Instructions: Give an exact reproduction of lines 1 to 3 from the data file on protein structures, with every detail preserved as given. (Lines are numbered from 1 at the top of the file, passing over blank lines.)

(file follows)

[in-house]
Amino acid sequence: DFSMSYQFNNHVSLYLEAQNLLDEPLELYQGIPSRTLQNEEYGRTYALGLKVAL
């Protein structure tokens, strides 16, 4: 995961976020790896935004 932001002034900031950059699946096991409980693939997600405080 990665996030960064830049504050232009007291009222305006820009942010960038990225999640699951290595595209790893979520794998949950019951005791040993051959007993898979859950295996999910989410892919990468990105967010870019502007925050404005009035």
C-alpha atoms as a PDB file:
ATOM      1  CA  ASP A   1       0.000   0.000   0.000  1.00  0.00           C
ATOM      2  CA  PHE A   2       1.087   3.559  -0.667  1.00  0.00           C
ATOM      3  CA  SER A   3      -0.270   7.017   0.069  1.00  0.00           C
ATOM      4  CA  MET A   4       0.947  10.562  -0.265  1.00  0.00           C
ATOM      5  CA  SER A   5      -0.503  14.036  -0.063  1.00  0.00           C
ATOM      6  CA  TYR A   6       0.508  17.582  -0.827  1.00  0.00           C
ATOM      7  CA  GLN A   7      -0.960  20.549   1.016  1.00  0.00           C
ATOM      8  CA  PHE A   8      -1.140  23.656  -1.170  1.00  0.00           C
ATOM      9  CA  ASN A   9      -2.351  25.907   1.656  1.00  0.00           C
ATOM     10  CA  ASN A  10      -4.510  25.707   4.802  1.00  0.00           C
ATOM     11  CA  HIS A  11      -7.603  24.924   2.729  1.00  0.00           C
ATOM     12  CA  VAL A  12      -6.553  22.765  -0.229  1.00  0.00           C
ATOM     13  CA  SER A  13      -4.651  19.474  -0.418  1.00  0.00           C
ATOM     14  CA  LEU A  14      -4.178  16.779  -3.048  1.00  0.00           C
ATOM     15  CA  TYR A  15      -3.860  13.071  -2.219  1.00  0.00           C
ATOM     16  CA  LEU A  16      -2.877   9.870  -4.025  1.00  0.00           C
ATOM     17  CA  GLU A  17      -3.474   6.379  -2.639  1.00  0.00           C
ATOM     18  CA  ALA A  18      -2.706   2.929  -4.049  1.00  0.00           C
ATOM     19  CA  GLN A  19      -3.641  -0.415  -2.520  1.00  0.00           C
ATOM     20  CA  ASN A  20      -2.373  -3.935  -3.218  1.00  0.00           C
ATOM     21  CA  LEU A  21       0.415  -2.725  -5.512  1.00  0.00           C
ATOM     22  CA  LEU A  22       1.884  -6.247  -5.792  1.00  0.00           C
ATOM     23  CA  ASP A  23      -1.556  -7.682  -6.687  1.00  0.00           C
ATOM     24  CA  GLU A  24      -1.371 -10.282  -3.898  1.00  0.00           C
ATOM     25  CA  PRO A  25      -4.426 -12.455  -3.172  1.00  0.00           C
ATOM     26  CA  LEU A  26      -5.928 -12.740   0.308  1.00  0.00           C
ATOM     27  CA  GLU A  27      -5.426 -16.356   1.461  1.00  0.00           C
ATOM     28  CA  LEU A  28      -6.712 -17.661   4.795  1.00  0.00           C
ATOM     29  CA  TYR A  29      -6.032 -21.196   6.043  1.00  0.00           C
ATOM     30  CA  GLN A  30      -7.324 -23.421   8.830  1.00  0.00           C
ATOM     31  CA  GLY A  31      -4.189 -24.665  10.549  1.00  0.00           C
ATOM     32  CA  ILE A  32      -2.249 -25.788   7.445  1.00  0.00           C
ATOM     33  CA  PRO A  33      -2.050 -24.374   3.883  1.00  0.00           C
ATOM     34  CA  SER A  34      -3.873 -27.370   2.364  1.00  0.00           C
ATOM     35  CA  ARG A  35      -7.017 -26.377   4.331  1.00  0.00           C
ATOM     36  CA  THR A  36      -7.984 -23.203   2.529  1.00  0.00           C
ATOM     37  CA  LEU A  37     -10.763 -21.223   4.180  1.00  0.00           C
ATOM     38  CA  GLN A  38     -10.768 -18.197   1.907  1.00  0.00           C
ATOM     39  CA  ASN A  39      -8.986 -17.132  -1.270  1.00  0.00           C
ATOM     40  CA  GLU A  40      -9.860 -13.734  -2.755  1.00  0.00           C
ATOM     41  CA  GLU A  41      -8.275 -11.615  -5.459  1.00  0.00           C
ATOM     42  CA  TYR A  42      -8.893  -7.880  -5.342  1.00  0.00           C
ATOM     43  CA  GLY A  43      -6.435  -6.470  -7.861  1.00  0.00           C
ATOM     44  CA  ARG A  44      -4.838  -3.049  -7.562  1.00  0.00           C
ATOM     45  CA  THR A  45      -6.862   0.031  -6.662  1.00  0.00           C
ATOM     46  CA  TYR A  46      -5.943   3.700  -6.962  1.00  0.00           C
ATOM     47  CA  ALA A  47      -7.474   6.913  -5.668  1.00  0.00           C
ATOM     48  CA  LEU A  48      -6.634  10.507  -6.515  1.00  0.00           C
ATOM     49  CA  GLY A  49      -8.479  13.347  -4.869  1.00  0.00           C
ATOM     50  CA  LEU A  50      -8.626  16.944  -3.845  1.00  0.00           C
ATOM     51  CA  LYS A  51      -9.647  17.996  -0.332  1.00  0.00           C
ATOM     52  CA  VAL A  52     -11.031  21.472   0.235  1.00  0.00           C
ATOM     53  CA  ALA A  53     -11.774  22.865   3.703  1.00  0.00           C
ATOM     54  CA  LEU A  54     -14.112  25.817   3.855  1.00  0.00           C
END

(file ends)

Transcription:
[in-house]
Amino acid sequence: DFSMSYQFNNHVSLYLEAQNLLDEPLELYQGIPSRTLQNEEYGRTYALGLKVAL
């Protein structure tokens, strides 16, 4: 995961976020790896935004 932001002034900031950059699946096991409980693939997600405080 990665996030960064830049504050232009007291009222305006820009942010960038990225999640699951290595595209790893979520794998949950019951005791040993051959007993898979859950295996999910989410892919990468990105967010870019502007925050404005009035």